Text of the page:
The villains of the 1970s and 1980s would be just as determined to challenged Superman, as well. Many of them were cut from the same cloth as the super baddies of the 1950s and 1960s, but these guys were good enough to leave a lasting impression on readers. The Parasite, Terra Man, Mongul, the Atomic Skull, Lord Satanis and his estranged wife Syrene, and even classic DC Comics foils Solomon Grundy and Vandal Savage would prove to be persistent pest for Superman to swat at. Even Lex Luthor and Brainiac would enhance their appearances by the 1980s, with Luthor now wearing an advanced suit of armor, and Brainiac becoming the ultimate form of cyberlife.
And let's not forget Batman. Superman #76 (May-June 1952), debuted the world's finest team-up, as DC Comics' two greatest super-heroes finally united to fight crime. From there, the duo would routinely unite in World's Finest Comics, and become lifelong friends - sharing secret identities and passes to the Fortress of Solitude and the Batcave. Together, Superman and Batman would battle classic menaces such as the Moonman and the Composite Superman. And between his team-ups with Batman and the formation of the Justice League of America, it was clear that Superman was the leading hero, as others looked onto him for helmsmanship and guidance. Superman was far more than the clean-up hitter for the Justice League of America, as 1970s and 1980s comics would illustrate. With his work in the JLA, Superman was exposed to more super criminals who would step up to the plate against the Man of Steel. Such villains as Amazo, Dr. Light, Kanjar-Ro, Hyathis, Brain Storm, and the Queen Bee would all spill over from the pages of Justice League of America, and into Superman and Action Comics, and become instant members of Superman's Rogues Gallery.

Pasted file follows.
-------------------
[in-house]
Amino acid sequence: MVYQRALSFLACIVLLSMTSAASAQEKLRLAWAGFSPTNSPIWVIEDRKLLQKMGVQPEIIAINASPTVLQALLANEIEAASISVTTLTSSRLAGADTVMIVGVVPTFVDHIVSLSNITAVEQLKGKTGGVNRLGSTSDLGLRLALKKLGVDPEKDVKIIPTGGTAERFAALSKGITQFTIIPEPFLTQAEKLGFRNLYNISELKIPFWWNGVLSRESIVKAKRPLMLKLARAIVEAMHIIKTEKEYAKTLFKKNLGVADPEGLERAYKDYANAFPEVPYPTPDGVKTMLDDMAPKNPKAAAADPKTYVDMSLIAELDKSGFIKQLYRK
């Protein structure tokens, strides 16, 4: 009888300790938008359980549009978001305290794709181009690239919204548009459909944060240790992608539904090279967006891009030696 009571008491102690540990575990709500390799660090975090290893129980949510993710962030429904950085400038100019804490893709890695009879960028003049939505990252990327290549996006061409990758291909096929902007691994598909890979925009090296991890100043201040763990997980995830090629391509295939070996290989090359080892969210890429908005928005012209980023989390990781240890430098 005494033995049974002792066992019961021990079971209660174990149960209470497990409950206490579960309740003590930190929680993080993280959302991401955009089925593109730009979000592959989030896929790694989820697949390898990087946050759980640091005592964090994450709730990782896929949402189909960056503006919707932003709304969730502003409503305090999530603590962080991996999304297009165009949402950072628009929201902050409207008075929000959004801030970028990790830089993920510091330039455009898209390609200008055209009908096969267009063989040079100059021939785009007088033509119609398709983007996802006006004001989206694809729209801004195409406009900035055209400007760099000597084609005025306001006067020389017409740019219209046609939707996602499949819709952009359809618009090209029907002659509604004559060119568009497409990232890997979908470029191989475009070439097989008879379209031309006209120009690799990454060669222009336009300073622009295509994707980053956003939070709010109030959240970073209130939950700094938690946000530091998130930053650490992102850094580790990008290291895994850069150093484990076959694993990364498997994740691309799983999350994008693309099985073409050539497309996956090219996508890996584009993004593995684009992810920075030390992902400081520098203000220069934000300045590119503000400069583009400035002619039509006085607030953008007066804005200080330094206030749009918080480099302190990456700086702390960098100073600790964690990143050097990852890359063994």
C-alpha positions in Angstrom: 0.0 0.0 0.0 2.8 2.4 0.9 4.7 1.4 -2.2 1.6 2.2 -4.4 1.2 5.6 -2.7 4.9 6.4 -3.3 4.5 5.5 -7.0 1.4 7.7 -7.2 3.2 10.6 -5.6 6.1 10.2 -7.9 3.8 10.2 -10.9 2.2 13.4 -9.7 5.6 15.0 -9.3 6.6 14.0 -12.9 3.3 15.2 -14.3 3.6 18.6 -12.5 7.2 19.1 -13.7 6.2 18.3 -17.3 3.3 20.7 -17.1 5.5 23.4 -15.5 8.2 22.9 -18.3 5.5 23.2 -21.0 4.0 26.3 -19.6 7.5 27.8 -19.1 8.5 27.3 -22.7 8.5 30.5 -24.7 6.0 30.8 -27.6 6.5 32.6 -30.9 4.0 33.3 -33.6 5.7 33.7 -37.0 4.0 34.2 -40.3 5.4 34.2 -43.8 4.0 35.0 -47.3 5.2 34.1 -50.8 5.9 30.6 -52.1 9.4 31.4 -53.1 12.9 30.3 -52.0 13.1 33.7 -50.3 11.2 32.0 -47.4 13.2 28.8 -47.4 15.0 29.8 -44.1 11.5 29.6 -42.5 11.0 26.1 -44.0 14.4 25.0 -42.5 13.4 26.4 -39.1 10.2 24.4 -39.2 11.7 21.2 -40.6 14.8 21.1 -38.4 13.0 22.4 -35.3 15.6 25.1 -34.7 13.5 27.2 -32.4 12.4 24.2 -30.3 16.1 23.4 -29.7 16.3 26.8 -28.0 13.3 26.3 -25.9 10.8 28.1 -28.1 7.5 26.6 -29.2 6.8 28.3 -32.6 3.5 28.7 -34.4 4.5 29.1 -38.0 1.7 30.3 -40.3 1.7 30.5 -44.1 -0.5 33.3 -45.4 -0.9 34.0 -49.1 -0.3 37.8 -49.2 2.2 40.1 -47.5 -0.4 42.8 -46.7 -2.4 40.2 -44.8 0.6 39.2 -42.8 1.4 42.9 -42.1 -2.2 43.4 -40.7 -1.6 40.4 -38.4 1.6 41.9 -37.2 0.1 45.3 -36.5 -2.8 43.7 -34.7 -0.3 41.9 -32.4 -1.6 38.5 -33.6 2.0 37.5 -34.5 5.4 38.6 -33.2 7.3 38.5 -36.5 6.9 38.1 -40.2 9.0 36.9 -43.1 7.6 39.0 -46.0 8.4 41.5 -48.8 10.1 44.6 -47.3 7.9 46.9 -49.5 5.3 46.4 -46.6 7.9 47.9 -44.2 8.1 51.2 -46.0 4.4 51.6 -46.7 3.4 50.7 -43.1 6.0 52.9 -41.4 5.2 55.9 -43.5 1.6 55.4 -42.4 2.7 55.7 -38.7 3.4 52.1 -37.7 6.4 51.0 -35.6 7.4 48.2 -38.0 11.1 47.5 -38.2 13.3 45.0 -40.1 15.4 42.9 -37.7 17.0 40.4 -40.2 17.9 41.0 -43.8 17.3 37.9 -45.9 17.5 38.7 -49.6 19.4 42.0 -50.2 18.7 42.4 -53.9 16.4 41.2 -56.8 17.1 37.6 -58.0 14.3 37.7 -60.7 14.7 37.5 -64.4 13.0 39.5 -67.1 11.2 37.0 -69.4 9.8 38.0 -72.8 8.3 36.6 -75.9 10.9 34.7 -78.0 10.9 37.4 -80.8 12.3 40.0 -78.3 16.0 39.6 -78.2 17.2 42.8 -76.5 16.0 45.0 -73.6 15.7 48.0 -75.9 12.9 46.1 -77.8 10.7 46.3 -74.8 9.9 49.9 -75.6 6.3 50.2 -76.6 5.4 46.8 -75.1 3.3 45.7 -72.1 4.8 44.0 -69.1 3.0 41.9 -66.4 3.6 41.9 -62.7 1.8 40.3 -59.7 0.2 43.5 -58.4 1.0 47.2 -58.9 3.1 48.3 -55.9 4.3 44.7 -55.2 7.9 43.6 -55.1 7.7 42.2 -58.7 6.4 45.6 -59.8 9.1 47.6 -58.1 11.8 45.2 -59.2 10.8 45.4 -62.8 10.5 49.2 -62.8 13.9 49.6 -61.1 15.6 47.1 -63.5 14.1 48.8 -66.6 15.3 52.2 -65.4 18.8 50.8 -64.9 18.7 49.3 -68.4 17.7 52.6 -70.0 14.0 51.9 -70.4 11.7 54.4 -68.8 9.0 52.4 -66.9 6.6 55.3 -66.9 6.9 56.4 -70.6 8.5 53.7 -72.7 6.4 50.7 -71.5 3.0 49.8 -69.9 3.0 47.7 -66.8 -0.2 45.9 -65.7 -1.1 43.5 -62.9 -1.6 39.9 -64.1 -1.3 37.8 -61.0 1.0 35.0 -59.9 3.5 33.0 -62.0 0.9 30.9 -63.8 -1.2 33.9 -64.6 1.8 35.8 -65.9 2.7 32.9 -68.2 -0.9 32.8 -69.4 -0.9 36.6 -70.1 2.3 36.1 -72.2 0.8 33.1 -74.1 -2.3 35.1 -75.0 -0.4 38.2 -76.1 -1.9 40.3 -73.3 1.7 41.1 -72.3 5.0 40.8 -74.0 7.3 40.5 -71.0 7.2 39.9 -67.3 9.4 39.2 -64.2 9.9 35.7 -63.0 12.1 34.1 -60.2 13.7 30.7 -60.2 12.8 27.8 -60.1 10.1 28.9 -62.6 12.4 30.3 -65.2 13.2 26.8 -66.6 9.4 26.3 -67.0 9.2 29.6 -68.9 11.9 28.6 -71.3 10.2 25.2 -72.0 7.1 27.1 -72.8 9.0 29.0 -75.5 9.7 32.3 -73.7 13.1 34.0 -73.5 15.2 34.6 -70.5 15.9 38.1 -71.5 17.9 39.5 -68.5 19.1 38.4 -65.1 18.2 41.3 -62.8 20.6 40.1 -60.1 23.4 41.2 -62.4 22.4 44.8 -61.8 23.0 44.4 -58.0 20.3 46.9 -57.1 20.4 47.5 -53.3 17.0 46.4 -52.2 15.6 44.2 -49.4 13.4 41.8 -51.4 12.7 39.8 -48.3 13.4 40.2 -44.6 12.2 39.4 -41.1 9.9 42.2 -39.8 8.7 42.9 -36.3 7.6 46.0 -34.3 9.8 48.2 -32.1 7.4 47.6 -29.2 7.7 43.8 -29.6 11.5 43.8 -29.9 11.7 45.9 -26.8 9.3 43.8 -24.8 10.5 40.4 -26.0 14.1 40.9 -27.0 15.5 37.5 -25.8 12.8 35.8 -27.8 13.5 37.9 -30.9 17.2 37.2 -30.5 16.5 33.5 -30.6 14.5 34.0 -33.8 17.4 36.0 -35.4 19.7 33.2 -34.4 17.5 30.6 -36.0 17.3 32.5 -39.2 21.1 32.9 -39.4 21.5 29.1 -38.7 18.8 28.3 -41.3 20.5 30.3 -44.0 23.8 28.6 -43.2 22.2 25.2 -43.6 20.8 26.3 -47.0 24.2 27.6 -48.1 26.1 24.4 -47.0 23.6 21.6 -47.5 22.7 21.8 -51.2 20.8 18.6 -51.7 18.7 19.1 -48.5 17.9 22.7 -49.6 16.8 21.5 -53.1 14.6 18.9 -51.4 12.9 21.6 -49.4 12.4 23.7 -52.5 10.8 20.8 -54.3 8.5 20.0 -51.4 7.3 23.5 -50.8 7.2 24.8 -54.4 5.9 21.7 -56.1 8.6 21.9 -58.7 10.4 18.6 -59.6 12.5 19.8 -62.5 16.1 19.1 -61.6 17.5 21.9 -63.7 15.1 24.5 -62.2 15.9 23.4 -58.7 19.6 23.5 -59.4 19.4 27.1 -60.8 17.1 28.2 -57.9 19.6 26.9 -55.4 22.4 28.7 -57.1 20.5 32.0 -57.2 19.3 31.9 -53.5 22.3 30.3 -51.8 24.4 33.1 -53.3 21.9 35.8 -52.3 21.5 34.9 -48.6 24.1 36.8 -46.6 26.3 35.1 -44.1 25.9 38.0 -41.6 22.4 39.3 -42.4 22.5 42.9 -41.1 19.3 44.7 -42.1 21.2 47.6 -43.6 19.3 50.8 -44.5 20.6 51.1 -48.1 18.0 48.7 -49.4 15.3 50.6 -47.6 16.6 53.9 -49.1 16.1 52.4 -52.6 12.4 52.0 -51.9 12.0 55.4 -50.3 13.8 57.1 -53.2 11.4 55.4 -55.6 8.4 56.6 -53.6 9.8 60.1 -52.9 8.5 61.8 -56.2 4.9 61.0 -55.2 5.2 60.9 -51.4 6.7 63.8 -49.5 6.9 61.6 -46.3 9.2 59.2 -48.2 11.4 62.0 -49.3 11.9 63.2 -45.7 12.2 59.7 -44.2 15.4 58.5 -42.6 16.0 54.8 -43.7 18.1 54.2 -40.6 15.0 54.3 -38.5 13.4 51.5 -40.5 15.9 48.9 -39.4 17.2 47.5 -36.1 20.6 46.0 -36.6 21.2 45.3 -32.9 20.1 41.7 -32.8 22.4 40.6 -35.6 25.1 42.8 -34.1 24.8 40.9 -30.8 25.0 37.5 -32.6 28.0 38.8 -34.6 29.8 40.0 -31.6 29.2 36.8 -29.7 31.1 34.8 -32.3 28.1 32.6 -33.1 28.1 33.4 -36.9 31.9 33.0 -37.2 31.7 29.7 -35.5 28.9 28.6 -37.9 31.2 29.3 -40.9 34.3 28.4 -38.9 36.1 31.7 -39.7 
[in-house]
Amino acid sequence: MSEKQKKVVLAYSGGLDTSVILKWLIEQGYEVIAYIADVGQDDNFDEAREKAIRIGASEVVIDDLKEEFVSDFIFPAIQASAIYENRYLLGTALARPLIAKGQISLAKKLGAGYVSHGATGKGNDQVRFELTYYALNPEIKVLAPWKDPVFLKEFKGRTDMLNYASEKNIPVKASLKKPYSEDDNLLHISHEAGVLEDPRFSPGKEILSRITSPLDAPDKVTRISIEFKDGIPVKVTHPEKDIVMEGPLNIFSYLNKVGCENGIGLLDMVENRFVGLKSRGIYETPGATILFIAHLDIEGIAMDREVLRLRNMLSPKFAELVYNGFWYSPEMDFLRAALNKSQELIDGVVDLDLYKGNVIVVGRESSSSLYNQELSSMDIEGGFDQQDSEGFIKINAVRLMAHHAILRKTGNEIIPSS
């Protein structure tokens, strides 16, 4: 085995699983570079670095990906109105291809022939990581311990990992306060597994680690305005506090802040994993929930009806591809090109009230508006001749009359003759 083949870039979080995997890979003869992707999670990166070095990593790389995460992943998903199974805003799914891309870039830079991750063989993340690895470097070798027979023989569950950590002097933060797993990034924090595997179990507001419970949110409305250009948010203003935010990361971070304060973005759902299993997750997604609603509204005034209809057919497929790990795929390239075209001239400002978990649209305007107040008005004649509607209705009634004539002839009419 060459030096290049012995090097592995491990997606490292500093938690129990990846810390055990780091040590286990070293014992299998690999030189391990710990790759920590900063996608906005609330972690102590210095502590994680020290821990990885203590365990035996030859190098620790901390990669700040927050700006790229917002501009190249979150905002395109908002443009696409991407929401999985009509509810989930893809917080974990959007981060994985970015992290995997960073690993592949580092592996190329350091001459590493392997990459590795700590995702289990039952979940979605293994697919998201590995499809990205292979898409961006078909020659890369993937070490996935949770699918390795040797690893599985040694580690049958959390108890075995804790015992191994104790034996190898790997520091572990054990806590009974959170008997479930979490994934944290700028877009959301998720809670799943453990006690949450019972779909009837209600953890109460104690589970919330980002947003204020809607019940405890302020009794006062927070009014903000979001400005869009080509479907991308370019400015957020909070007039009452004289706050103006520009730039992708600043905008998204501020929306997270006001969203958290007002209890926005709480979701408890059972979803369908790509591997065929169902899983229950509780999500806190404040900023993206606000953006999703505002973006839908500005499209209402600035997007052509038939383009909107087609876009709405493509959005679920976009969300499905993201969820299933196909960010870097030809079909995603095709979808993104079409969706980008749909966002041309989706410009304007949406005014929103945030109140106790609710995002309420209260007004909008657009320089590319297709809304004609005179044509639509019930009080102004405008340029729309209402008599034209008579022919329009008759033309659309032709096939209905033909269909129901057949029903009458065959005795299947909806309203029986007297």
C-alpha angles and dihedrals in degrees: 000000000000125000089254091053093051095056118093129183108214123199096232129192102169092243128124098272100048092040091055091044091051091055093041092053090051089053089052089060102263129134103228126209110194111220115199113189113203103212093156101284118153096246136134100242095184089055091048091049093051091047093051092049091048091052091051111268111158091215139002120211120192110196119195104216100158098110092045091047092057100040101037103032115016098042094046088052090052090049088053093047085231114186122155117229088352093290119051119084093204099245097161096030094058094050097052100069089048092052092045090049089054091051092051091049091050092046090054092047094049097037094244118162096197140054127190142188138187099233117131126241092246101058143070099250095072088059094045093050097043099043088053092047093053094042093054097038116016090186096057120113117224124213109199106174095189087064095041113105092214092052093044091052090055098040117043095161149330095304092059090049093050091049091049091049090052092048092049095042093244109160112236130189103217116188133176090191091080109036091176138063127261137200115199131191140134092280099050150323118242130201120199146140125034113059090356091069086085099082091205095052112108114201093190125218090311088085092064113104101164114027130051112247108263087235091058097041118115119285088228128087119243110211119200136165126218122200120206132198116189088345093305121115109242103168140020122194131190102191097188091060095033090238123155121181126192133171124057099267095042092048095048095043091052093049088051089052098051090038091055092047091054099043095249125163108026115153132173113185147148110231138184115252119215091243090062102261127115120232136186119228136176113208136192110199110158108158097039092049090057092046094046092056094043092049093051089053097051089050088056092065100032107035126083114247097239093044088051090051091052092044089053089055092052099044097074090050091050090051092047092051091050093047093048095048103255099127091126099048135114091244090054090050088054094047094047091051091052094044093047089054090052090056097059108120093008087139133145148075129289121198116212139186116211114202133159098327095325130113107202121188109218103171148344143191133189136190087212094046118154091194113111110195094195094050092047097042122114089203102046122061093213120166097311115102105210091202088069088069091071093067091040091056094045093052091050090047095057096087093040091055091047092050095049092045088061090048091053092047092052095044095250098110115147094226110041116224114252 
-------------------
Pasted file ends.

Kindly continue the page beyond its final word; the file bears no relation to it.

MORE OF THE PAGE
From the 1950s to the 1980s, this is the era which Superman Classic will cover. This period of time exposed generations of readers to prominent people, places, and things that mattered in the realm of Superman. Even today, as John Byrne served as the catalyst for 1986's relaunch of the Superman legend, the characters introduced - though slightly altered - have stayed with Superman's storyline. And as we move further into the 21st Century, writers and artists are reaching back into this era, to cull colorful storylines and characters now seen in Superman comics. With Superman Classic, the Superman Homepage wishes to immortalize the Man of Steel from a bygone era, whose popularity and fame inspired millions of readers, and served as the basis for several cartoons, live action television shows, and the reknowned Superman movies released between 1978 and 1987. We hope Superman Classic will recall fond memories for some, and introduce new fans to things that made Superman and his world so fun, so thrilling, and have had a lasting legacy on comic books to this day.
Many thanks to Derrick Lyle Coleman current writer and updater.
Please email me (Steve Younis) with any comments, corrections, omissions, praise :) or any questions you might have about Superman Classic.
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- Surname, Firstname - Text describing the character, place, object, etc...